Friday, March 31, 2023

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What My Experience as a Crossdressing Married Man has Taught Me About Gender

My wife always claimed that she could gauge my emotional state by looking in the laundry basket; when I was anxious, she said, I was more likely to find me dressed in drag.
Nothing was hidden from Lee. It wasn’t a big deal, so I told her about it right after we met. However, it wasn’t something I told her about either. What this meant, I couldn’t even begin to guess.

A friend’s confession that they cross-dress would have been accepted by me without question. If you’re the one experiencing it, though, things change.

As a rule, I didn’t enjoy dressing in a manner inconsistent with my gender. Only about six pairs of pants, a few nightgowns, and two dresses made up the entirety of my female wardrobe back then. Wearing male underwear (pants) as part of a cross-dressing act was the norm rather than the exception. Yet, there was still a question that made me uneasy: Why did I feel compelled to go there?

I never felt like I belonged with the boys when I was a kid. Even though I had a decent amount of physical prowess, I was always known as the smart, geeky kid in school. However, the term “f*ggot” was used to refer to me. Several trips to the dictionary yielded no results for me. That it was meant for me became obvious quickly enough.

Even as a child, I was the school’s token “effeminate” boy. A female friend of my mother’s would often comment that they wished they had hair like mine because it would look so good on a woman. I was even told that, if I were a woman, I would have beautiful legs.
The rumors that I was gay spread by the other boys were unfounded. They said I acted too femininely.

My best friends were always girls, all the way through high school and college. In part, this was a moral dilemma. There were very few men in my life who treated women with any kind of respect. I found that the casual and open misogyny that was prevalent, especially in groups, was too much to bear.

On the other hand, the women in my life possessed empathy and sensitivity. Talking was not a contest but a means of connecting with one another. Also, they genuinely sympathized with the general populace. They had an inclination toward humanity.
I never felt more out of place among a group of men than when I was an adult, and that includes being among a group of Buddhist monks.

The reason I was never “one of the guys” was because I never identified as a male. Although I had suspected as much, it was only when I was able to concentrate on the issue that I realized how right I had been.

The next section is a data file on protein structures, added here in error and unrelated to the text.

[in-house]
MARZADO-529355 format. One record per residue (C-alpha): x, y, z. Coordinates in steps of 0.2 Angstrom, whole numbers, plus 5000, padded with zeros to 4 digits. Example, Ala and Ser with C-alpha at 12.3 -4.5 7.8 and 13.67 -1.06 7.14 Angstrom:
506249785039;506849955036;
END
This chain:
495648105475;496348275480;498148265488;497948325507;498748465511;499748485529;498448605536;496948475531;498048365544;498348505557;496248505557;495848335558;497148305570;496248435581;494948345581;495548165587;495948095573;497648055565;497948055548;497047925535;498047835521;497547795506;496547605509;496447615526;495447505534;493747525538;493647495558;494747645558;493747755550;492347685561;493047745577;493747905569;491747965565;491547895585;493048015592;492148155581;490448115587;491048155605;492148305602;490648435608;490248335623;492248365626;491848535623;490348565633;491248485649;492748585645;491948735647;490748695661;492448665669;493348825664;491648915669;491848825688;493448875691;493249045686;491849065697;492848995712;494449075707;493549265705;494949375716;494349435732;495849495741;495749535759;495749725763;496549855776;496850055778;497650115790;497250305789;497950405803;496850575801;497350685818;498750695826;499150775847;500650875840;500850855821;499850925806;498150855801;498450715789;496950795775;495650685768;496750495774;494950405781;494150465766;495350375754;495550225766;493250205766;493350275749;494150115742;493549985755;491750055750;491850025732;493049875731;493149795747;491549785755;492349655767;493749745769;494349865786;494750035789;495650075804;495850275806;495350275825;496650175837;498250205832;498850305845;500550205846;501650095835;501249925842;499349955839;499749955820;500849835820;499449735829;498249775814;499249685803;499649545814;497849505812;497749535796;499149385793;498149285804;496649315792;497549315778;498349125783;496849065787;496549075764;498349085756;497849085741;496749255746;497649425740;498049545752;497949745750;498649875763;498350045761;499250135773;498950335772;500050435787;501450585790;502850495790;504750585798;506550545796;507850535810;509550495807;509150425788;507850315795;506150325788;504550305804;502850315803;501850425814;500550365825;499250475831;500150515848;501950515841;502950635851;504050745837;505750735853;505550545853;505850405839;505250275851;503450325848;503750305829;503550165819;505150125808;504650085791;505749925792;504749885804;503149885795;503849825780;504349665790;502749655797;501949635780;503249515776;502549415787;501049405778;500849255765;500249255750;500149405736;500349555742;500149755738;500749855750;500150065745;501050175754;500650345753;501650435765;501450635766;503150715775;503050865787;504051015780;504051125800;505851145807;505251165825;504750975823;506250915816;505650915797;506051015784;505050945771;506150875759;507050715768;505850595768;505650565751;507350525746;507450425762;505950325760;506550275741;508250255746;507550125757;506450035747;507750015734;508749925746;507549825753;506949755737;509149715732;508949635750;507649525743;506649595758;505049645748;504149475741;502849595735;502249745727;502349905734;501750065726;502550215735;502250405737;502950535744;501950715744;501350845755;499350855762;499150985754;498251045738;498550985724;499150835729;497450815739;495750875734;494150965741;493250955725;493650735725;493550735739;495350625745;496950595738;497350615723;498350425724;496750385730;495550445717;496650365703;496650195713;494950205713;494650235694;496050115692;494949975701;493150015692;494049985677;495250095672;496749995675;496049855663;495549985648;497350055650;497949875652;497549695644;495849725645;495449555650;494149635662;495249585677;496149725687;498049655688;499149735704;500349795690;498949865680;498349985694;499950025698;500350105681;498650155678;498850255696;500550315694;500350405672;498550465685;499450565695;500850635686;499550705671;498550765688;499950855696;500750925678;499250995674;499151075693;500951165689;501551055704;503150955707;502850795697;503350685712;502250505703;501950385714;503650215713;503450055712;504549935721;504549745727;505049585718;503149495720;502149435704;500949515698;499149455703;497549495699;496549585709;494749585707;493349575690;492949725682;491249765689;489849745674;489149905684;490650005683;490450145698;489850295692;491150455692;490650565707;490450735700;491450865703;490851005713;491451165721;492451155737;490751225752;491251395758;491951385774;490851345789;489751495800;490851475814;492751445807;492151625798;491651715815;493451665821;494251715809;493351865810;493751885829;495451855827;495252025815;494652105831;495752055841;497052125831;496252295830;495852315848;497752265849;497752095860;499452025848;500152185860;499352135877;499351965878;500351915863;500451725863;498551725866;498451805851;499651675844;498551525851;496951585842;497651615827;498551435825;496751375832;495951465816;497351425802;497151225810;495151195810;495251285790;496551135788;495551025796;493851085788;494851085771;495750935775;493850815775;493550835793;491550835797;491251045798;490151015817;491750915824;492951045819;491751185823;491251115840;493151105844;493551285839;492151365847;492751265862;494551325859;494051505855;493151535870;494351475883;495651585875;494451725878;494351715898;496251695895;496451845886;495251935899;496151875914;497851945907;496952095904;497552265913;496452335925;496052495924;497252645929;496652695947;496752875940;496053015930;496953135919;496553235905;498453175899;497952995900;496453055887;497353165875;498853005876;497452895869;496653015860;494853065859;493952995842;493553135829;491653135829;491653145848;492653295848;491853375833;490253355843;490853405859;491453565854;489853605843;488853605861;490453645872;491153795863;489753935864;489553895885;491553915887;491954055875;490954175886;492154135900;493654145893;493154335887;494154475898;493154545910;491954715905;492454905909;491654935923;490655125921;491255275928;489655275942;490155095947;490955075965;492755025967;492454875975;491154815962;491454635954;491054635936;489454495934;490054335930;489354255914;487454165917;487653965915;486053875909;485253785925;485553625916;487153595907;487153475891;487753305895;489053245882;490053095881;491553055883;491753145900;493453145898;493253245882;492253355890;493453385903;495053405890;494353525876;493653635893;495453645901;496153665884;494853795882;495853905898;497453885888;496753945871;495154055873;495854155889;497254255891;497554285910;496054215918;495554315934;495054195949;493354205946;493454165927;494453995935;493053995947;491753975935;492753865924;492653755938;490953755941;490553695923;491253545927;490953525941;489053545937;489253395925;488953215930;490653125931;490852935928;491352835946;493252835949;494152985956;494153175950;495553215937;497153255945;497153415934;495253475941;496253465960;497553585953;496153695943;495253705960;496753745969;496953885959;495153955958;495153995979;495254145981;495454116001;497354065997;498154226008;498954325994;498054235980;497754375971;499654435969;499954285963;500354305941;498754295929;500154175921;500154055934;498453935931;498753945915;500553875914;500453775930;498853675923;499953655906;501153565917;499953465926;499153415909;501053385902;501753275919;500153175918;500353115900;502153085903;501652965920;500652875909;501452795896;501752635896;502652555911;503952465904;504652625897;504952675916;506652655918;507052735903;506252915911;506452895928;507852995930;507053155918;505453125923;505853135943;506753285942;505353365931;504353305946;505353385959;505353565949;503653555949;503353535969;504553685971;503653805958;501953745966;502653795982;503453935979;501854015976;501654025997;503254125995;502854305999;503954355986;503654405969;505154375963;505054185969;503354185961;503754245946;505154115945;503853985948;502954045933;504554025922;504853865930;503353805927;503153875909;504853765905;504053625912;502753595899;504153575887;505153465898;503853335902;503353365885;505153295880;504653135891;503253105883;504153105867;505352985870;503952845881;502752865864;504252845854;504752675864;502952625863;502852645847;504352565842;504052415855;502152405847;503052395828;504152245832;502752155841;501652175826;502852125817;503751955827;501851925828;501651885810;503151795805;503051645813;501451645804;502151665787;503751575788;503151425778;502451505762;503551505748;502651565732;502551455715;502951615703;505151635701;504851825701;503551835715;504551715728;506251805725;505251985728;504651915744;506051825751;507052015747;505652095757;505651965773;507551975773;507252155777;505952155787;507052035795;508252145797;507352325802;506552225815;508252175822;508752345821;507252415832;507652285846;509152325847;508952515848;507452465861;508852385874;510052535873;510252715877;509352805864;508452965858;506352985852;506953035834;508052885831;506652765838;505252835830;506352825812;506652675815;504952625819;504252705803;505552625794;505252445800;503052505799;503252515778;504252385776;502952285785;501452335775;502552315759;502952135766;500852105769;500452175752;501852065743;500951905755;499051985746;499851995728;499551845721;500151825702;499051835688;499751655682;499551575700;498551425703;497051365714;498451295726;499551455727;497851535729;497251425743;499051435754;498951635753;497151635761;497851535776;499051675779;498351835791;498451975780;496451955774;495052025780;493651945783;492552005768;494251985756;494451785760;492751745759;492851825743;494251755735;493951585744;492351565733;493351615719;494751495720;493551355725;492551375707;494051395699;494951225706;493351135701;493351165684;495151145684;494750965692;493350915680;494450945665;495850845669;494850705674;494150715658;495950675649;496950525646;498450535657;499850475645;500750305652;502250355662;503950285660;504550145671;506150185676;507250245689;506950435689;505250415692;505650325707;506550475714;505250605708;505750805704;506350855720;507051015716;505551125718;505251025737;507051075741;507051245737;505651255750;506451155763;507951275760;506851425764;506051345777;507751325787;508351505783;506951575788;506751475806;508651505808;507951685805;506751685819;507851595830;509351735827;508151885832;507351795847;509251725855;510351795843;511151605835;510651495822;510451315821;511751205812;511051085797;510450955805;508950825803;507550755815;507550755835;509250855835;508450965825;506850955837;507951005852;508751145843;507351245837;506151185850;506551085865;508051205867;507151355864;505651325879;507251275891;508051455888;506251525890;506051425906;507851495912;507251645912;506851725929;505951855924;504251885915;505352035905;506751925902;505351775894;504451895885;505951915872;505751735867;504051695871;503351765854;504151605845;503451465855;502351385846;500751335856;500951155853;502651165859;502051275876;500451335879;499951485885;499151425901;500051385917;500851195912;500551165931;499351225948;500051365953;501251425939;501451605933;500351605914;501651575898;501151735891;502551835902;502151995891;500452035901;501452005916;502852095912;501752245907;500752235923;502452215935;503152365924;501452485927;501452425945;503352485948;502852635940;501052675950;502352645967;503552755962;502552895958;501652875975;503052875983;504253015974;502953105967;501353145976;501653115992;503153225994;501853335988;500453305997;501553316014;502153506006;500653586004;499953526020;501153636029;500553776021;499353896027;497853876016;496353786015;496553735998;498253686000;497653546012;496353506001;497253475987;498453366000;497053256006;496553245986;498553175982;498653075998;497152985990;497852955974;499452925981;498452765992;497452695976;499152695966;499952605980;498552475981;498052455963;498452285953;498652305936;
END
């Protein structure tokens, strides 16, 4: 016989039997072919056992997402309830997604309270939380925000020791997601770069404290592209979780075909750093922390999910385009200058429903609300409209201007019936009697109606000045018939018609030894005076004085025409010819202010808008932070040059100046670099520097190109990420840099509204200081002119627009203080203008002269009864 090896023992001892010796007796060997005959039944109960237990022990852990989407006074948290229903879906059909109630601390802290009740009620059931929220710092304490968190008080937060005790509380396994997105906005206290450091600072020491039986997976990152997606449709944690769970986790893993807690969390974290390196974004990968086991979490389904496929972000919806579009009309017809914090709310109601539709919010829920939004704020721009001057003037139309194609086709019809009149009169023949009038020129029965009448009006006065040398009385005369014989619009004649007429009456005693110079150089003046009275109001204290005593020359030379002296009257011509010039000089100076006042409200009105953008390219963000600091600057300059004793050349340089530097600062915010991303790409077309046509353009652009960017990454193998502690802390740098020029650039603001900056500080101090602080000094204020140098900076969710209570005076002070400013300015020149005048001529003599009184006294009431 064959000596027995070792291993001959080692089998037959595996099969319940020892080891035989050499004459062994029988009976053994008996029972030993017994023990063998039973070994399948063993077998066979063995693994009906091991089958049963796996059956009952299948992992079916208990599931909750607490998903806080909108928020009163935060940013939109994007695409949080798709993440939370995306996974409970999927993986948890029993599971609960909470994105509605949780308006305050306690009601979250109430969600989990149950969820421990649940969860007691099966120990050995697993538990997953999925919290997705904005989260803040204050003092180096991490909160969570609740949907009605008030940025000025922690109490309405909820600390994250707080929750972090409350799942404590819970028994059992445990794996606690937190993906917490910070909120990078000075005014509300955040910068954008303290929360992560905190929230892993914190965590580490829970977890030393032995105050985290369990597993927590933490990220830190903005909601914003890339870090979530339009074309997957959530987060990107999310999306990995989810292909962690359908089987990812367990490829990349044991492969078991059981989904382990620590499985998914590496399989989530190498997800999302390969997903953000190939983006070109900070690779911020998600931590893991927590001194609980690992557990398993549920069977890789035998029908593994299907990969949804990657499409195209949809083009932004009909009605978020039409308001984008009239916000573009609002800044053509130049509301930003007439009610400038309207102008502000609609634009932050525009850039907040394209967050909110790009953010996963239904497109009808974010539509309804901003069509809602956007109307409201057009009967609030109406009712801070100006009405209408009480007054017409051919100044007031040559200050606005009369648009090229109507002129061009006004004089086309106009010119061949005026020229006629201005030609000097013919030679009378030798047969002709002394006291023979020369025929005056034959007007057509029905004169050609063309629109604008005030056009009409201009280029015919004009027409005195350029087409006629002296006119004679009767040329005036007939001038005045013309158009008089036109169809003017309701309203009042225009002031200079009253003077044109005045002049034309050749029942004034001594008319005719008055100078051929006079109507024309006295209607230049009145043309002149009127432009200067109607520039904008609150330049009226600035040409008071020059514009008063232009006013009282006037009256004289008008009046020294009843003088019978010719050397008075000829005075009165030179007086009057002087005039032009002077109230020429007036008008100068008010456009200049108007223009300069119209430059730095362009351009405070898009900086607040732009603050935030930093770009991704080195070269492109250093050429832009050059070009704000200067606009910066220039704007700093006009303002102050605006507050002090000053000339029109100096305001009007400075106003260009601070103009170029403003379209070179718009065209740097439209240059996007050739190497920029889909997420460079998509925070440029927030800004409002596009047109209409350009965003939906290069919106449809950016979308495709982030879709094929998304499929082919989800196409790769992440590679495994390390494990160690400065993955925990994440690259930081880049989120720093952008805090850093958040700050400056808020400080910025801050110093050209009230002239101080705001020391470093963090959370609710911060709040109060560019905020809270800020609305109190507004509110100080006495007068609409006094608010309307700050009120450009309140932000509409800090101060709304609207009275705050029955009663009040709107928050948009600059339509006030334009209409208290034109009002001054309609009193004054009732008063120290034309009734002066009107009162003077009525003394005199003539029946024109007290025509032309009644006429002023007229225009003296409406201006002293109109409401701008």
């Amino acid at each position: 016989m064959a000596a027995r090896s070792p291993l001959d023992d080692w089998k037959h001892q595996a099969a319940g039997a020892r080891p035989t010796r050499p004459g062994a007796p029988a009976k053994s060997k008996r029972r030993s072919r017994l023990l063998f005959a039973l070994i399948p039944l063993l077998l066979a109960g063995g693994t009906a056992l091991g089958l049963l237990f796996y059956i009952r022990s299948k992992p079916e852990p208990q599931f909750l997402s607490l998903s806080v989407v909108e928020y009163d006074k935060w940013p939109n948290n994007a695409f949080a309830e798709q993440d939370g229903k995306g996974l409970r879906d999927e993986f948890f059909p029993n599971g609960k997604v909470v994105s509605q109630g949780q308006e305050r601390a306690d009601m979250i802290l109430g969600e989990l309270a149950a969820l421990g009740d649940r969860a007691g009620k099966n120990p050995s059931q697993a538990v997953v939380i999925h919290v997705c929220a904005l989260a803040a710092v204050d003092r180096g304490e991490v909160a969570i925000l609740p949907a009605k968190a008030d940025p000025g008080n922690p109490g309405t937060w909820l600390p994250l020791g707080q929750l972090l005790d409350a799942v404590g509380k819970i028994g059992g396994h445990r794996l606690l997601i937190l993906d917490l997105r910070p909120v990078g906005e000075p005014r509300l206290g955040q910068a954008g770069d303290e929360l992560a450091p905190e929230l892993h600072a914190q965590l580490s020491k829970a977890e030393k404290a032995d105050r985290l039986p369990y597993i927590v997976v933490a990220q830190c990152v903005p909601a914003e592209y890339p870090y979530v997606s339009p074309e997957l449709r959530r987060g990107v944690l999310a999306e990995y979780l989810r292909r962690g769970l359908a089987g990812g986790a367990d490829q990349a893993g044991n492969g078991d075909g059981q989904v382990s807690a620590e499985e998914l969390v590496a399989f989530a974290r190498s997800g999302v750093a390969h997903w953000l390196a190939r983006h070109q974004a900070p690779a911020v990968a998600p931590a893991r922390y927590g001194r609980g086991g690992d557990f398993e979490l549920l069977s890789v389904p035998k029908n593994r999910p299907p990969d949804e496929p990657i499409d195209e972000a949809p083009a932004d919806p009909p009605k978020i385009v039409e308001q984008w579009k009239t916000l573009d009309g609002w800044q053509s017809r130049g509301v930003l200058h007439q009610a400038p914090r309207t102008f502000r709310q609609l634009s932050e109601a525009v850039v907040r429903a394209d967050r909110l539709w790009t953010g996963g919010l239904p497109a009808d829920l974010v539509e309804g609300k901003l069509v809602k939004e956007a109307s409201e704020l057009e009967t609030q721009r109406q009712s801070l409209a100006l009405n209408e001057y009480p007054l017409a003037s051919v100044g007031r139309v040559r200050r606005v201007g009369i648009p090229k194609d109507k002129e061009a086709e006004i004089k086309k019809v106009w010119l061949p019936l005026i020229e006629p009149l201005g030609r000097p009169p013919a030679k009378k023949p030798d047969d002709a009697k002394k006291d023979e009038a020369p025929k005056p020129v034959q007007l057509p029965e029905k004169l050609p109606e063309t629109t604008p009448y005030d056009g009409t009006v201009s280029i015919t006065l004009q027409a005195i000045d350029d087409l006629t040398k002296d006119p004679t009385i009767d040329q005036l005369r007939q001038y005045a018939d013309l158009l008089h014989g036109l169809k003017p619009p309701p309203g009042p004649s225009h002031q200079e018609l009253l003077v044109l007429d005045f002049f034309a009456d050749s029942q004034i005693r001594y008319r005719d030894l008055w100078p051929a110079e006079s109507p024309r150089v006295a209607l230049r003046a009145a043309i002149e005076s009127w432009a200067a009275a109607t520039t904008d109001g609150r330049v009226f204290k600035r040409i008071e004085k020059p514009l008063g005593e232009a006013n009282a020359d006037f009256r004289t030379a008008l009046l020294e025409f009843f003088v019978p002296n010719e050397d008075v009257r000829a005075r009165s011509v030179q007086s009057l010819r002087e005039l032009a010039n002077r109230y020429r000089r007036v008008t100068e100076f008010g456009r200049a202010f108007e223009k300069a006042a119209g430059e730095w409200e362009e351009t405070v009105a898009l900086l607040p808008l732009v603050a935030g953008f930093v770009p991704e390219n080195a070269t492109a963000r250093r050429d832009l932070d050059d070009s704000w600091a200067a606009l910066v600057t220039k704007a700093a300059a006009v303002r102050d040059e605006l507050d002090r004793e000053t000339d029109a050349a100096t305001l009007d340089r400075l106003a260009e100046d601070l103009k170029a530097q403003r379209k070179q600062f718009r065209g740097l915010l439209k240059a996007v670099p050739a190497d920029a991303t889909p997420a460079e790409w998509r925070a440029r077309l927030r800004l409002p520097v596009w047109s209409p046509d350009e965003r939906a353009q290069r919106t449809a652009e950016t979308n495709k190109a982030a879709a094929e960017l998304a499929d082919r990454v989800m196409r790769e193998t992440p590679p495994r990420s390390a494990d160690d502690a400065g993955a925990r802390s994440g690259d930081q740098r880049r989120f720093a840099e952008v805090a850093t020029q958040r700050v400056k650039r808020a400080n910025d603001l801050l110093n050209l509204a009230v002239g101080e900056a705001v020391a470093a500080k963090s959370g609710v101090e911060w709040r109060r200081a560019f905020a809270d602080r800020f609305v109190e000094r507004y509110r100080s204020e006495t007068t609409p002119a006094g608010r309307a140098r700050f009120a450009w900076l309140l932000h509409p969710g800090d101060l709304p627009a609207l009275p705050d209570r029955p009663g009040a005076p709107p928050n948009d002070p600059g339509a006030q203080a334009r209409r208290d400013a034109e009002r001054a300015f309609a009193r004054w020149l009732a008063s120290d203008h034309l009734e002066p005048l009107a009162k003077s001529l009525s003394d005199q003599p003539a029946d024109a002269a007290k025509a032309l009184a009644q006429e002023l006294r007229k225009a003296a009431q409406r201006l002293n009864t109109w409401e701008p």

After being locked up for forty years or so, my feminine self was released, and she went completely crazy. It would not be in public, but rather private. I began shopping for women’s clothing and became preoccupied with discussing my internalized transgender experiences. Both Lee and I were overwhelmed by the intensity and pace of the situation, and we eventually skidded to a halt.

Lee was concerned that I would reveal my trans identity and immediately start a medical transition she was not prepared for. The fact that she ignored my reassurances made me very frustrated. After a particularly heated argument, I decided to store all of my feminine garments in the basement one morning.

If it was the only thing that could kill me, I would go out like a man.

Among cross-dressers, a “purge” of that nature is fairly typical. For me, however, the root cause was less embarrassment and more bewilderment. I’d done a lot of reading on the web. Everything I could find, from blogs to support forums to academic papers. None of the things I was reading, however, jibed with my own observations.

I didn’t identify as transgender because I didn’t think of myself as either male or female. I wasn’t bigender; there was only one of me; there was no sexism or transgenderism. I didn’t identify as neither a man nor a woman, so I couldn’t be considered androgynous.
I couldn’t quite put my finger on it, but I had a sense of being neither male nor female. The challenge was working out what this meant for me personally and professionally.

All aspects of me, from my core beliefs and interests to my overall character, were already a hybrid of stereotypically male and female traits. But I knew I had to take action to care for my femininity, honor it, and express it, and a shift in my wardrobe was the first and most natural place to start.

Yet, why? Isn’t that simply buying into a cultural narrative about what it means to be feminine? As for the gender binary, what exactly do we mean when we say “male” or “female”?

The consensus amongst gender theorists is that genders are social categories defined by the expectations placed upon those who are assigned to them, typically at birth. You act this way if you have a vagina; that way if you have a penis.